Remarks of The Honorable Earl F. Weener
Member, National Transportation Safety Board
Oath of Office Ceremony
September 10, 2010
I want to begin by thanking Chairman Hersman for her willingness to be the Master of Ceremony for this event. As Chairman, she has numerous duties beyond that of Member of the Board. She is essentially the CEO of the Safety Board. The position of Chairman is a Presidential Appointment above and beyond that of Board Member. I am very pleased to be working with her and the other Members.
I am also pleased and honored by Don Bateman’s enthusiastic support and participation over more than two decades of safety activities. Don has demonstrated a lifelong passion for safety. He is best known for the development of the Ground Proximity Warning System, GPWS. His constant refinement of that system has resulted in the enhanced GPWS. Not to rest on a remarkable career of safety system development, Don has continued with systems to address runway safety, stabilized approach monitoring systems and others. Don is the consummate inventor.
To Carl Vogt, thank you for your comments about the NTSB and the roles of the Members of the Safety Board. Your insights from the perspective of the Board Chairman are invaluable, especially for a new Member such as myself. I also want to acknowledge your support as the Chairman of the Flight Safety Foundation Board of Governors during the time of several of the major safety initiatives that the global aviation industry has accomplished through the auspices of the Foundation.
Lastly, I want to acknowledge the contributions of Bob Vandel to several safety initiatives that we have worked together. I have known Bob for more than 20 years and have found him to be a willing accomplice on the CFIT Task Force, the Approach and Landing Accident Reduction activity, the Ground Accident Prevention Program and the Runway Safety Initiative, just to name the major ones. I must also point out that he suggested last summer that I should pursue becoming a Member of the NTSB.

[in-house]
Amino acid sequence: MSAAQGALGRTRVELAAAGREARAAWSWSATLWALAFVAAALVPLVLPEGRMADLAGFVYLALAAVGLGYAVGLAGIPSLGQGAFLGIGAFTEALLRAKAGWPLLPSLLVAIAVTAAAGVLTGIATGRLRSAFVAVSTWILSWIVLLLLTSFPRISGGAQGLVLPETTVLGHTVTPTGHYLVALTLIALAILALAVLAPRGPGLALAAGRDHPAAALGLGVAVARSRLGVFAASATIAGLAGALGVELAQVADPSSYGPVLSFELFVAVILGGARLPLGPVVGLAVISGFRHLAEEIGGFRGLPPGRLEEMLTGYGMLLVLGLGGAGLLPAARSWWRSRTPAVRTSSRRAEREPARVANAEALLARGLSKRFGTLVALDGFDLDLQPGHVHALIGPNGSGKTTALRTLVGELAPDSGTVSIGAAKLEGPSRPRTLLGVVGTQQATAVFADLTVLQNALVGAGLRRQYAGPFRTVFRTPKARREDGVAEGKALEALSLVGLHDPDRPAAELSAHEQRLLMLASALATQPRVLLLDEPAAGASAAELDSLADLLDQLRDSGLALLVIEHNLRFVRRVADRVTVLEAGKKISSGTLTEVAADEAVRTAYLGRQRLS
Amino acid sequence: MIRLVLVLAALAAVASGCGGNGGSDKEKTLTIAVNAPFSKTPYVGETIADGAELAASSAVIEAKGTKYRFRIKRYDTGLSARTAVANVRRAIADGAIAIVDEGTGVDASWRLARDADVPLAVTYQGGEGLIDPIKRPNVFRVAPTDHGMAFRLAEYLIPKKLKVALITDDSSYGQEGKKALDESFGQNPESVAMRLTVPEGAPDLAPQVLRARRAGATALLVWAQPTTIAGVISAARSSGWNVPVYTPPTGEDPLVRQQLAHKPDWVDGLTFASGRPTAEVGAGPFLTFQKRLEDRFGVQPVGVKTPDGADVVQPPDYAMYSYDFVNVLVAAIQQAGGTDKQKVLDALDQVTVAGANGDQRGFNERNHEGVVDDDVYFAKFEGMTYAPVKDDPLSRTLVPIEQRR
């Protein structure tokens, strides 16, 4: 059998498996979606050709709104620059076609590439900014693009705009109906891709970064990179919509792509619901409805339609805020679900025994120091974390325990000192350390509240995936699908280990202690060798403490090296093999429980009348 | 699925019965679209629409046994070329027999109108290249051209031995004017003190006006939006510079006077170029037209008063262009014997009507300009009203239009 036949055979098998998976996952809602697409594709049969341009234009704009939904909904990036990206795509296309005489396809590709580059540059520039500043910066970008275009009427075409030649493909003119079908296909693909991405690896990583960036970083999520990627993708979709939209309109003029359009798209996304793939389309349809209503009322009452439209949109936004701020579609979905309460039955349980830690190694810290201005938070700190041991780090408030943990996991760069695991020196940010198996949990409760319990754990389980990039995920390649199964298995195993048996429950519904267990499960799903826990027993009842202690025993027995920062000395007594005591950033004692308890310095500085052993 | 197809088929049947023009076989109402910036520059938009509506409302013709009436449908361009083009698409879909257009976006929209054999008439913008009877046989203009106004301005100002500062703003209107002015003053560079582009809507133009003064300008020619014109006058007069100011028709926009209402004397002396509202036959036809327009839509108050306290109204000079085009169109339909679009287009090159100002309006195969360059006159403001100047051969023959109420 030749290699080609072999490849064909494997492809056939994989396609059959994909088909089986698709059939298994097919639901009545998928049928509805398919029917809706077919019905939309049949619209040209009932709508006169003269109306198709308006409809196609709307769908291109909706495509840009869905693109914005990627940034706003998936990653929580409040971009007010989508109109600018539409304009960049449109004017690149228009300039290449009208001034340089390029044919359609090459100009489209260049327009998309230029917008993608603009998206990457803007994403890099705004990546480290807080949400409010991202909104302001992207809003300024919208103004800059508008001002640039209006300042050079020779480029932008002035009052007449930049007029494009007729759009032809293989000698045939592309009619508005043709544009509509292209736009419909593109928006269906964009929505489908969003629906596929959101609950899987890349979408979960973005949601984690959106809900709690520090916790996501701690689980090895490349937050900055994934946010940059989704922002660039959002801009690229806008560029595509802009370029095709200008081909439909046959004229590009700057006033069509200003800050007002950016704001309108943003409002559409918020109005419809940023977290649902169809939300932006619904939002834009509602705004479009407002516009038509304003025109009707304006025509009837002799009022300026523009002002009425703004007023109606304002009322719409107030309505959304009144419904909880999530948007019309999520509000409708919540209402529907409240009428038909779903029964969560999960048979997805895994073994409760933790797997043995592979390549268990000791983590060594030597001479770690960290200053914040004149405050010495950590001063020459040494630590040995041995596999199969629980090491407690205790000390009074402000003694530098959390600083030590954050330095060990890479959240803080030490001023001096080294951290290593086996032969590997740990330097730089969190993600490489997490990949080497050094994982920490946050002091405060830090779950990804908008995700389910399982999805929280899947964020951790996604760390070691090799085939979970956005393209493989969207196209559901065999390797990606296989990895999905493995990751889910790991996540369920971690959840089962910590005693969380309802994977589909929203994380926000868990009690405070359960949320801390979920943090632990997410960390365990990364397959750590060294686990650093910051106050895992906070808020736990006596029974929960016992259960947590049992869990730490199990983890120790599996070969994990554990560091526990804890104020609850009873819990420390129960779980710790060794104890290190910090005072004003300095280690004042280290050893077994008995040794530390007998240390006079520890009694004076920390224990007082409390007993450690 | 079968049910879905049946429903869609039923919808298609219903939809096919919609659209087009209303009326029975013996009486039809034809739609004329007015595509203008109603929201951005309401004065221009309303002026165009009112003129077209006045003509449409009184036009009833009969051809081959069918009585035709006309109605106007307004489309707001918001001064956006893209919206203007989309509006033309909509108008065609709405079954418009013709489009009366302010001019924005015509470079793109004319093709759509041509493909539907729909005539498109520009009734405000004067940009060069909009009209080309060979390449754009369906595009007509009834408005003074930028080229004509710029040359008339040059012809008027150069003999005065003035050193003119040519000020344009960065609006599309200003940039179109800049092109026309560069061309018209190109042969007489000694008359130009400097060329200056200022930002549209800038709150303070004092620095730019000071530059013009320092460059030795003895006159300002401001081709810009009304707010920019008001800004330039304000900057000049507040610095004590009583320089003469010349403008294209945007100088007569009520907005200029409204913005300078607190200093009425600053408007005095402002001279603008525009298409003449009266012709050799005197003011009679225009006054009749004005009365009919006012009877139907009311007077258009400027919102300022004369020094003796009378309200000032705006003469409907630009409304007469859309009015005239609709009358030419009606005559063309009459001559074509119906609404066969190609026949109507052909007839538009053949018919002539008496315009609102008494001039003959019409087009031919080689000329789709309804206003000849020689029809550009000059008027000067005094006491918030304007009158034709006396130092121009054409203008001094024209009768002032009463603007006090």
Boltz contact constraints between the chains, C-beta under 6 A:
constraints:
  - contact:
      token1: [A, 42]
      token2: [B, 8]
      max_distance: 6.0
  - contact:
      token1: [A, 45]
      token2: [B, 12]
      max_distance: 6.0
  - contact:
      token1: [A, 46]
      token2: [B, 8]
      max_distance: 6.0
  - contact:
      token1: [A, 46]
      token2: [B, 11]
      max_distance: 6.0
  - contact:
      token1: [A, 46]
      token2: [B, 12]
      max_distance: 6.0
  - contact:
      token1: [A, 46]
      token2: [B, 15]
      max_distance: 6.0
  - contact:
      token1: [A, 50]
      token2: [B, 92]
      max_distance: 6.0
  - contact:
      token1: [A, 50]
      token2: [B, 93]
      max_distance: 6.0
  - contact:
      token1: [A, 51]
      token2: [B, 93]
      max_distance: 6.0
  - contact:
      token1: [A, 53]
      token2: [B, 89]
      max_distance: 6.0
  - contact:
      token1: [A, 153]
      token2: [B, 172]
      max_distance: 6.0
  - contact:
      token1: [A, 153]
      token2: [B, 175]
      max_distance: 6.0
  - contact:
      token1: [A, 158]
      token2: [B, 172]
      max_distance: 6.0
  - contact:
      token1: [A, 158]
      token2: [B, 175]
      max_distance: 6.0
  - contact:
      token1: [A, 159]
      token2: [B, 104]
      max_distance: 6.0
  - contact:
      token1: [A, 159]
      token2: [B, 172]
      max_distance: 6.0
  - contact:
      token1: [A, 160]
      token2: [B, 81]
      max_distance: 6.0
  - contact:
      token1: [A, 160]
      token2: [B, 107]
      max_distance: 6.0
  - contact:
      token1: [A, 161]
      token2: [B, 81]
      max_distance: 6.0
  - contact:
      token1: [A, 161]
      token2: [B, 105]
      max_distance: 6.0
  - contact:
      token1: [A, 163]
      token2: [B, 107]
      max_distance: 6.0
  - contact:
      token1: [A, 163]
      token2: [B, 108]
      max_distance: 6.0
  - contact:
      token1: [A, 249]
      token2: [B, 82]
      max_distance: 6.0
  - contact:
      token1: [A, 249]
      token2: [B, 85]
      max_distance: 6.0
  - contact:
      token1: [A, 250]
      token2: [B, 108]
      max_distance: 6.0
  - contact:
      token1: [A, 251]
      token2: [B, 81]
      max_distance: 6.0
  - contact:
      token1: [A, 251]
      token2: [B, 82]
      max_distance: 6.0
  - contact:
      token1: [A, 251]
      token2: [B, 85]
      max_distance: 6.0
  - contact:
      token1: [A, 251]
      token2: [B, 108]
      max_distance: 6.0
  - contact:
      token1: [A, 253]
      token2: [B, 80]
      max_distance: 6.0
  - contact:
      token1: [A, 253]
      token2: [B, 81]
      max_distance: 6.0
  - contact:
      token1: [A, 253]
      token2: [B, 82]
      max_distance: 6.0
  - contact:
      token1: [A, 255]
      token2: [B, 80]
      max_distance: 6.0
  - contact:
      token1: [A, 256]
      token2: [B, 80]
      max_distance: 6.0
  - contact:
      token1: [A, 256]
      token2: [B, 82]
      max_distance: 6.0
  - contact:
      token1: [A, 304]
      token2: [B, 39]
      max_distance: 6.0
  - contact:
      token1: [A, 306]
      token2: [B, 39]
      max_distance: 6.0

Now to the family members that are here today. I especially want to thank my wife, Linda, for her constant and consistent support and encouragement. Although he he passed away last December, I want to acknowledge my Father for passing along his attitude toward challenges which can be summed up as ‘give it a try’. I must thank my Mother, Marcia, for support and encouragement, and occasionally an outright ‘push’. Our daughter has Julia has been excited about and interested in the process to a Presidential appointment to the Board. Our son Jeff and daughter-in-law Katrina have been very supportive, in spite of Linda and I having to move from being nearby in Oregon to the other side of the country. And to Megan and Robert, thank you for allowing Grandma and Grandpa to be a much further away. However, we look forward to your long summer visits with us. I’ll restate our promise to try to be back in Oregon to celebrate both of your birthdays together in May. Finally, I am honored to have here today, from New Hampshire, my sister Janice and her husband Craig (Dr Poole and Dr Poole), from South Africa part time and Michigan part time, my brother Ron and his wife Barbara, from Michigan, my brother Alan, and from Washington State, my sister Mary and her husband Tom. The one missing brother, Carl, has a son being married tomorrow so his absence is completely understandable.